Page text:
NASHVILLE, Tenn. (WTVF) — A brisk breeze is in the air during a peaceful early-Spring day. It’s hard to miss the cherry blossoms along 1st Avenue North that are in full bloom at the foot of lower Broadway. But after just a moment’s notice, attention shifts instead to the several battery-powered scooters suddenly whizzing past.
Metro council members say it was just such a clash between elements of the “old” and “new” Nashville that fueled this weekend’s outrage over Metro’s original decision to mulch the cherry blossoms to make way for a temporary NFL Draft stage later this month.
“I think this situation was very much emblematic of where we are as a city,” said councilwoman Angie Henderson.
“There's a tension between the destination city -- the "it" city -- on one side, and how that's squaring off against the vision that people have of Nashville as a great hometown,” said councilman Freddie O’Connell, in whose district the cherry blossoms reside.
The trees themselves have not always been a part of Nashville’s past; they were planted “a number of years ago” according to Mayor David Briley’s office. But in a town transforming as rapidly as Nashville, that might as well be ancient history.
The original decision to mulch the trees came to light during the week when the blossoms were nearly in full-bloom, with Nashville’s annual Cherry Blossom Festival scheduled just two weeks away.
“You know, it really was tone deaf,” Henderson said. “In a city that's been going through so much development as we have, lots of neighbors and neighborhoods are having a palpable loss when that big tree comes down or a new development moves in.”
The mayor’s office originally justified the decision to remove the trees by citing the anticipated economic impact in Nashville from the NFL Draft of more than $125 million. More than 100,000 people are expected to attend the event later this month.
Nashville is no stranger to major gatherings bringing tens of thousands of visitors to Music City – up to 200,000 people attended Nashville’s New Year’s Eve celebration Music City Midnight last year -- but with more big-ticket and big-name events likely to continue to call Nashville home in the future, metro council members and other city leaders are tasked with the increasingly delicate balance of trying to preserve what Nashville’s own citizens hold dear.
“I don’t see a problem with that,” O’Connell said. “I think then, how do you square that huge big, ‘we're going after this,’ with these concerns. I think it's possible, we just have to be really intentional about it.”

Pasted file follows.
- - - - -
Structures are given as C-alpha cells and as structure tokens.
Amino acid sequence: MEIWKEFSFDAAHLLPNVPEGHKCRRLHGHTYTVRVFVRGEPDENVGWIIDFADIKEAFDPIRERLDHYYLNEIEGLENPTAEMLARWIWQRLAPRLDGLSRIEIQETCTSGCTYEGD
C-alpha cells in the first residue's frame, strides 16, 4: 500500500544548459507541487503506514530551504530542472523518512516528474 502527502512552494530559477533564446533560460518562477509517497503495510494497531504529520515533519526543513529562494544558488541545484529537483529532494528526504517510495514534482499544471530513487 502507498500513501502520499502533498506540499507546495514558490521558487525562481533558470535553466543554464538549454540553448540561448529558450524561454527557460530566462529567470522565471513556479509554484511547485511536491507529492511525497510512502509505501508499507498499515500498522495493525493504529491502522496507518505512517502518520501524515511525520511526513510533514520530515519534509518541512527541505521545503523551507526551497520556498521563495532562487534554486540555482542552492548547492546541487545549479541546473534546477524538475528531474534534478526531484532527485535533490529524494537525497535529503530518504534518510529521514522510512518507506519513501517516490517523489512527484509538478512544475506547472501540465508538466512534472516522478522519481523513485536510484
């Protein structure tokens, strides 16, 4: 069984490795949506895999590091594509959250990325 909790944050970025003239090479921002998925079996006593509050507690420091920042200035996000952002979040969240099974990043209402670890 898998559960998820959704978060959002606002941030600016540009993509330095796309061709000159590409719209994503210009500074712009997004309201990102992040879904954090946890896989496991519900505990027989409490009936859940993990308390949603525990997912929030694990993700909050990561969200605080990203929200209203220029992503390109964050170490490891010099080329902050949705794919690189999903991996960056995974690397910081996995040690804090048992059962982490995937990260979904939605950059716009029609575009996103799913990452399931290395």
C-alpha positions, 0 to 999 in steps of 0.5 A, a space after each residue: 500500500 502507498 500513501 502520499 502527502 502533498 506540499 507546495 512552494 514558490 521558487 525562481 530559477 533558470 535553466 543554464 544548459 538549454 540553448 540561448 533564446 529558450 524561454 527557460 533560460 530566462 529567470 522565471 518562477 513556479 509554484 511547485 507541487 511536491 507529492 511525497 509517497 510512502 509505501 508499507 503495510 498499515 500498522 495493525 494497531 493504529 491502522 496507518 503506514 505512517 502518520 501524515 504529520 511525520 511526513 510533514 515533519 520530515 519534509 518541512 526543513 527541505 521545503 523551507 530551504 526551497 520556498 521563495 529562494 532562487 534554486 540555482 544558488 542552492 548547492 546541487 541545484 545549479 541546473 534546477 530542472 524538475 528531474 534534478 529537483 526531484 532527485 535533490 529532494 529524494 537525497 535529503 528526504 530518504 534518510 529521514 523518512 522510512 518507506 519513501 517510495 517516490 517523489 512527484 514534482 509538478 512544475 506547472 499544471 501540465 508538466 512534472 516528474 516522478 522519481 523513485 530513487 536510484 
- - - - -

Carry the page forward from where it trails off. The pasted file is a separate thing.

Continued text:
“Let’s make sure early on we're having a conversation,” Henderson said. “It’s still baffling to me that anybody around any table said, ‘Sure, just take those trees out.’”
“It puts pressure on this question of ‘Who is the Nashville we are currently building, for?’ And also, ‘Is there nothing sacred?’,” said O’Connell. “We maybe have been more attentive to the ambition of increasing the magnitude and stature of where we are, and maybe less attentive to how our own folks are feeling about that.”
Council members say they were caught as off guard as most of the public, learning about the proposed cherry blossom removal late Friday night or Saturday morning. They were slated to be cut down on Monday morning.
Council members' inboxes became flooded.
O’Connell said while several community issues have filled his inbox lately – like short term rental units and those electric scooters – no issue has struck with such sudden intensity as the cherry blossoms.
Metro councilmembers vow to ask questions of Metro government about how the cherry blossom agreement came to be, and they say they’ll be asking more questions earlier on of those who organize major events in Nashville.
“I don’t know that we solve it on paper, I think this is a people issue,” O’Connell said. “Let's have this conversation [with organizers], a negotiation about what we'd like to do, how we think we can have a great event, then we say ‘that's great, your overall template for the event looks fantastic, here are some Nashville things we need you to do.”
...a list of “Nashville things” in a constant battle between the “It” city and “our city,” that city leaders now know includes cherry blossoms.
“I think this is a lesson,” O’Connell said. “Our choice going forward is, do we apply that lesson to future decisions?”